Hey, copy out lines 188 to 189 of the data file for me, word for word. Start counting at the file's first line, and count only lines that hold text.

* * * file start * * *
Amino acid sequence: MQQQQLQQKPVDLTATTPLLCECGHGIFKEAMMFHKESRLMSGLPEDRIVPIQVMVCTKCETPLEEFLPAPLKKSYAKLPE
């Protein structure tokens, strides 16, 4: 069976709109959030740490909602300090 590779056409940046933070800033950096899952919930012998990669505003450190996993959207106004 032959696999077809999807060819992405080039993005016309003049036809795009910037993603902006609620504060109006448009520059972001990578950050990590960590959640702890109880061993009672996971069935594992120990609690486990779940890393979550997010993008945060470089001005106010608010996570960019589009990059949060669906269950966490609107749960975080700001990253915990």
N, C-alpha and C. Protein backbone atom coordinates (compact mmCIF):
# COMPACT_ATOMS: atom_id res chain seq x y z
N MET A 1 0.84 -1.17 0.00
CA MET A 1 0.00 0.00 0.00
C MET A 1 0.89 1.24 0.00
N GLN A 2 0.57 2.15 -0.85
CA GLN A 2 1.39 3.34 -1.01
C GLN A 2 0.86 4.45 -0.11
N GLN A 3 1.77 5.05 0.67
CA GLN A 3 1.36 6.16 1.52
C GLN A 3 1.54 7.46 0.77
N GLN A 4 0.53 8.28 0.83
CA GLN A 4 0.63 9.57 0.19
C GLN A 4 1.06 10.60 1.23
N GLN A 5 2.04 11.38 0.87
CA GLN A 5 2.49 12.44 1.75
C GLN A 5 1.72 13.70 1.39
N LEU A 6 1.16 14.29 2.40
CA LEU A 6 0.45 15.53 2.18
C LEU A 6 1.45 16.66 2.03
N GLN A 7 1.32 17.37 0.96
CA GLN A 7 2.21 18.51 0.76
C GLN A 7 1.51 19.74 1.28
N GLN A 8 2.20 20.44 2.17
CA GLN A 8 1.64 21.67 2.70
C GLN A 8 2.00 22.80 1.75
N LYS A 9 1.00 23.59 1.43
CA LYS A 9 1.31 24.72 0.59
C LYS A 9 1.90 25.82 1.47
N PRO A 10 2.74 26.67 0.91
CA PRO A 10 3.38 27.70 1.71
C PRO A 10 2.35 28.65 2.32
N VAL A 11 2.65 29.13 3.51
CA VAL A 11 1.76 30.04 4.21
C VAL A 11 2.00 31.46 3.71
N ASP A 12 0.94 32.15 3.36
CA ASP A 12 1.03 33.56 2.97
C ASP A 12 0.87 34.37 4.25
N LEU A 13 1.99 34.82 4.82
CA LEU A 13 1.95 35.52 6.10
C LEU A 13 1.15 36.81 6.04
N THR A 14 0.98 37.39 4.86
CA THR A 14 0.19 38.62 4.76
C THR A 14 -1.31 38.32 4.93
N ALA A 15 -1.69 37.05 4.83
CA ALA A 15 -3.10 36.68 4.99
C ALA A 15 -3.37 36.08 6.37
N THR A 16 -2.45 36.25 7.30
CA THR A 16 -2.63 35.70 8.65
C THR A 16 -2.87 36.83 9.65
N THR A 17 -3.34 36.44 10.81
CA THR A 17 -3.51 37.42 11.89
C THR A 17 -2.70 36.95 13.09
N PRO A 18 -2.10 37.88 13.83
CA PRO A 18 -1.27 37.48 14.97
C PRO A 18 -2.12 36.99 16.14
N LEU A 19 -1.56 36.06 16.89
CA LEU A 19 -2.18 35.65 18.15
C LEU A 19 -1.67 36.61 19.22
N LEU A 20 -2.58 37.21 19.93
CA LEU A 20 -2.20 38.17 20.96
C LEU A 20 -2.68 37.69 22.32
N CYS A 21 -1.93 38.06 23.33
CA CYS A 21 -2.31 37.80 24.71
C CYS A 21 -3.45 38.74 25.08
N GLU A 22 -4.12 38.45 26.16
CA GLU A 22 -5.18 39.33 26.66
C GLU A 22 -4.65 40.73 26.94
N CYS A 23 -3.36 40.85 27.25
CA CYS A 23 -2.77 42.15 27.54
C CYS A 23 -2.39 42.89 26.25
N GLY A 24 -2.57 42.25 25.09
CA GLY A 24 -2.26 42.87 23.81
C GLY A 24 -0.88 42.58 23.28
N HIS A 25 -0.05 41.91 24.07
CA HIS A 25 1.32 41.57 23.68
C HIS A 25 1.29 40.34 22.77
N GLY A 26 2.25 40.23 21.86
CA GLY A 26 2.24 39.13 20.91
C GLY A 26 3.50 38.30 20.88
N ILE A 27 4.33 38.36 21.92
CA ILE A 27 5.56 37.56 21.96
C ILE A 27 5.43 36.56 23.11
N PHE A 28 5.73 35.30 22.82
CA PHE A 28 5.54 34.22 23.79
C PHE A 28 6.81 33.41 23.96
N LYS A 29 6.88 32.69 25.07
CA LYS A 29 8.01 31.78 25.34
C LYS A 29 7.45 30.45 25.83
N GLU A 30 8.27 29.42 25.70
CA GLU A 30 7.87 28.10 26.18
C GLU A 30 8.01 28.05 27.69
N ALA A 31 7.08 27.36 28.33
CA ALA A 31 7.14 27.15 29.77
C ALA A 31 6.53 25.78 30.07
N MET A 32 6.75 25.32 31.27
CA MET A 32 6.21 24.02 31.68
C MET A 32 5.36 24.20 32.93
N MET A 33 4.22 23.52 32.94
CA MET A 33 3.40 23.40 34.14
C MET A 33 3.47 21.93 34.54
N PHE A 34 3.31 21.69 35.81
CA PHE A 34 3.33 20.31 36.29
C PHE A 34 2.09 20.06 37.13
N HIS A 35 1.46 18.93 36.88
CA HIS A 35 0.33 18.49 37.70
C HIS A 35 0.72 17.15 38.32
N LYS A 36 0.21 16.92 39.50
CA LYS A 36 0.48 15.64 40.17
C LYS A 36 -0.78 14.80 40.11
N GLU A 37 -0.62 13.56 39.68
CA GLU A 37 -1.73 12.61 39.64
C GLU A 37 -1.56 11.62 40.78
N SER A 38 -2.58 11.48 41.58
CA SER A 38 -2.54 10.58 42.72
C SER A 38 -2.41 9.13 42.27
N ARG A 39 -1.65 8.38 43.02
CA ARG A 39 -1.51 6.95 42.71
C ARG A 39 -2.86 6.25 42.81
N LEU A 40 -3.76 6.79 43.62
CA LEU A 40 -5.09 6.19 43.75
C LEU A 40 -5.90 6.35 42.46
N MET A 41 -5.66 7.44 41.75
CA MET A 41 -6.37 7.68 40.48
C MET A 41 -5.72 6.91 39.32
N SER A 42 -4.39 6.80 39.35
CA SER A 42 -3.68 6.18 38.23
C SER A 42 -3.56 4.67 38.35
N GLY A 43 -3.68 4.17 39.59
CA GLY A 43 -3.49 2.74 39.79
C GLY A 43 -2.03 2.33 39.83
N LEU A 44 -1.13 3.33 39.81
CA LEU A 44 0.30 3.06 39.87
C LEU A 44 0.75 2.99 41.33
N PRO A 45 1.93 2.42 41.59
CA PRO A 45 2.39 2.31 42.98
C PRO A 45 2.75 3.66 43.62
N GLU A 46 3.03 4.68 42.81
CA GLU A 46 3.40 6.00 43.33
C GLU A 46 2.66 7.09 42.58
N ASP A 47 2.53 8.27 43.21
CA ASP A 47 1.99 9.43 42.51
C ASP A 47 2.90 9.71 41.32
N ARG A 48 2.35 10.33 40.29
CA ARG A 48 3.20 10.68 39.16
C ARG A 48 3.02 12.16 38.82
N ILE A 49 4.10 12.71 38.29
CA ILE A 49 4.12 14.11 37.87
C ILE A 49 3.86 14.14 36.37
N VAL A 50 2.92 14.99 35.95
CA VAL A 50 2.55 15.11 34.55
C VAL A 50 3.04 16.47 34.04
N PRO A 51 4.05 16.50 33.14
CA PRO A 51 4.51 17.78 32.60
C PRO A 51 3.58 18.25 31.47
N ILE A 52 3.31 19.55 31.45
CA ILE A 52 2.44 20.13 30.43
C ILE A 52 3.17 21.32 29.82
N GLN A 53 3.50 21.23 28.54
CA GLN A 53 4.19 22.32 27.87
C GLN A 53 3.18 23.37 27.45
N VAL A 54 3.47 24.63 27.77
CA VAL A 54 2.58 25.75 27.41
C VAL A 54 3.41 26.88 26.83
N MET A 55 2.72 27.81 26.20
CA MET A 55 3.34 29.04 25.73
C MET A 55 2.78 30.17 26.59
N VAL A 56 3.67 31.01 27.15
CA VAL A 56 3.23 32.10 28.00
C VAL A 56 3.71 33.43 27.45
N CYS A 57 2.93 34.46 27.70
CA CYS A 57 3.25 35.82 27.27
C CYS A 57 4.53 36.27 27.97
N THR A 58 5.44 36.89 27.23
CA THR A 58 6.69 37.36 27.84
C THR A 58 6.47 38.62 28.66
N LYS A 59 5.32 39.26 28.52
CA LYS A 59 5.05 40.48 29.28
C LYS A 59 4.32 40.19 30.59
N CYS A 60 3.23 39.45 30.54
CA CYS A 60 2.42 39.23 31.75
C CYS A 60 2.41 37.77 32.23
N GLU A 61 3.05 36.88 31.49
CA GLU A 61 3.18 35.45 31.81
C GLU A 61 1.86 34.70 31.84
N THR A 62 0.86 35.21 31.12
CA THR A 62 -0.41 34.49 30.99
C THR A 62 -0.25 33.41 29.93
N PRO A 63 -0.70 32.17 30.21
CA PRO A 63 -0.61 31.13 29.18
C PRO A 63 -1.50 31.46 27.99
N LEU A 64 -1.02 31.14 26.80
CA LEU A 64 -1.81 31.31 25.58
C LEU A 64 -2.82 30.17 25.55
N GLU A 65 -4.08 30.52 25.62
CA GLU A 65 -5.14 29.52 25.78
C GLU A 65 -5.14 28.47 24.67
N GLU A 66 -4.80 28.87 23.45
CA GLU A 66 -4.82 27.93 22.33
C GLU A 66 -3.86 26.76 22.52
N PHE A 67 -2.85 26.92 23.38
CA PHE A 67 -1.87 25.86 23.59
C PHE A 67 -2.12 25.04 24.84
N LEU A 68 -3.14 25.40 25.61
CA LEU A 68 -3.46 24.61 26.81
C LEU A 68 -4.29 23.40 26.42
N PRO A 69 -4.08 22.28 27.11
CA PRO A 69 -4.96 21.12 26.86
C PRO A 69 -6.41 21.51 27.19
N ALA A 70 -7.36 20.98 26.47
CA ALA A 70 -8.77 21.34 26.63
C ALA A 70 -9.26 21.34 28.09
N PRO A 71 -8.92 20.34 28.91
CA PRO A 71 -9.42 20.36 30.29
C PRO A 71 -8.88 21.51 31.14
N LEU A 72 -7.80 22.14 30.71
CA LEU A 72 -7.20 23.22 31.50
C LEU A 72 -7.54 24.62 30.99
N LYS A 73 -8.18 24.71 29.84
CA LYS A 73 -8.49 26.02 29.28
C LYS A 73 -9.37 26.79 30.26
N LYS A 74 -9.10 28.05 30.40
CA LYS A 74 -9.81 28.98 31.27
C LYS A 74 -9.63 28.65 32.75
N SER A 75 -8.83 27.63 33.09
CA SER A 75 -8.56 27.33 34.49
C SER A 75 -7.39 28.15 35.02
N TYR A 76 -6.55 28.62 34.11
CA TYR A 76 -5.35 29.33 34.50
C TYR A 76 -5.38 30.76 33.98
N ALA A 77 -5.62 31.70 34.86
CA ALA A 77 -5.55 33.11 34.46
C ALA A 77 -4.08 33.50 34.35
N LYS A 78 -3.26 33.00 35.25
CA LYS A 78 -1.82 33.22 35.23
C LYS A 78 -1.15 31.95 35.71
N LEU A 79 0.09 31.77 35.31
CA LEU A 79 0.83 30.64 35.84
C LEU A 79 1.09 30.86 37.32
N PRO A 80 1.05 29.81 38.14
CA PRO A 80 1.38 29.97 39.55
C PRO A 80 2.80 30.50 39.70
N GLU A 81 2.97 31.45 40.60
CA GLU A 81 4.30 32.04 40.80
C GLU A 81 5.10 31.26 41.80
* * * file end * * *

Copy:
N THR A 62 0.86 35.21 31.12
CA THR A 62 -0.41 34.49 30.99